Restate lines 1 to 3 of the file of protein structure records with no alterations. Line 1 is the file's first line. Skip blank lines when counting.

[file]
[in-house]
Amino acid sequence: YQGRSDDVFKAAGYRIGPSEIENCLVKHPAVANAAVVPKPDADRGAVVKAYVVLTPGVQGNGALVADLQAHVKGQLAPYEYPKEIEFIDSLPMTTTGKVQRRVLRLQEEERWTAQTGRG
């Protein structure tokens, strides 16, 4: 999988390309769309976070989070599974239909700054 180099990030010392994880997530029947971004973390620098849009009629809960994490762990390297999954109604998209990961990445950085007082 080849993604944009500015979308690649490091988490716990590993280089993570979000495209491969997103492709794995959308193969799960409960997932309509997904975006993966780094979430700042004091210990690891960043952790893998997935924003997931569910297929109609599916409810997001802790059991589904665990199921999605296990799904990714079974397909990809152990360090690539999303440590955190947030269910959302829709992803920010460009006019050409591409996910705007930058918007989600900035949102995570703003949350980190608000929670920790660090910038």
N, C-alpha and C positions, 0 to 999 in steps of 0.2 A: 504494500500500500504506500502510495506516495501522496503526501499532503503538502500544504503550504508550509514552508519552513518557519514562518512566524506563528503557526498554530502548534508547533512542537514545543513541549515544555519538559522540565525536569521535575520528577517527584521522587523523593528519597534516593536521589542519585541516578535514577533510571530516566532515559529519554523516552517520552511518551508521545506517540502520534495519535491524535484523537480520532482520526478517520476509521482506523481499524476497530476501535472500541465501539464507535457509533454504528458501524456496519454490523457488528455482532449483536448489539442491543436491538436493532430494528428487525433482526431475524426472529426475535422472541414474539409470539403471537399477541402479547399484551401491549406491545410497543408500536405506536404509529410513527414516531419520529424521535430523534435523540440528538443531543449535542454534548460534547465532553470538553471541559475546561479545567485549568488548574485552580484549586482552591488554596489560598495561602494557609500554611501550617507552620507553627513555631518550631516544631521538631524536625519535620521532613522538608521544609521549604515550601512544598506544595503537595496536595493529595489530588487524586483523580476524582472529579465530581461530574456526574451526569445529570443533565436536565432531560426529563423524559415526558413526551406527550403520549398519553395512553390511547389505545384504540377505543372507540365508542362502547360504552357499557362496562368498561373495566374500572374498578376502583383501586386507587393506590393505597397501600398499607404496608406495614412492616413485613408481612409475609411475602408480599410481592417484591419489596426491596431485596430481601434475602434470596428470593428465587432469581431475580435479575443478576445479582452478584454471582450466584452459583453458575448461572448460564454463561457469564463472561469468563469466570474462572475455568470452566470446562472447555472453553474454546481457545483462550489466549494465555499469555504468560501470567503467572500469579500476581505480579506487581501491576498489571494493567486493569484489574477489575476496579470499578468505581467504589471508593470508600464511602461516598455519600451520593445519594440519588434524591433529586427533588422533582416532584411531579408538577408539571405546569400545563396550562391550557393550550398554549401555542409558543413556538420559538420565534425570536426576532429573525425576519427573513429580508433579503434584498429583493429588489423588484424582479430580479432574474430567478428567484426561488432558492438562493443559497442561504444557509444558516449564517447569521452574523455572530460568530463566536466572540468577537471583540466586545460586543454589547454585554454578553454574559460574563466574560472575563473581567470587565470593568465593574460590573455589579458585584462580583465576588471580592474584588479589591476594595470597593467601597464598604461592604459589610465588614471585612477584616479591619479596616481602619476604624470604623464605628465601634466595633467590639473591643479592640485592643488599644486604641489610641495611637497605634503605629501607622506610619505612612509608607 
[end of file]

[in-house]
Amino acid sequence: YQGRSDDVFKAAGYRIGPSEIENCLVKHPAVANAAVVPKPDADRGAVVKAYVVLTPGVQGNGALVADLQAHVKGQLAPYEYPKEIEFIDSLPMTTTGKVQRRVLRLQEEERWTAQTGRG
């Protein structure tokens, strides 16, 4: 999988390309769309976070989070599974239909700054 180099990030010392994880997530029947971004973390620098849009009629809960994490762990390297999954109604998209990961990445950085007082 080849993604944009500015979308690649490091988490716990590993280089993570979000495209491969997103492709794995959308193969799960409960997932309509997904975006993966780094979430700042004091210990690891960043952790893998997935924003997931569910297929109609599916409810997001802790059991589904665990199921999605296990799904990714079974397909990809152990360090690539999303440590955190947030269910959302829709992803920010460009006019050409591409996910705007930058918007989600900035949102995570703003949350980190608000929670920790660090910038």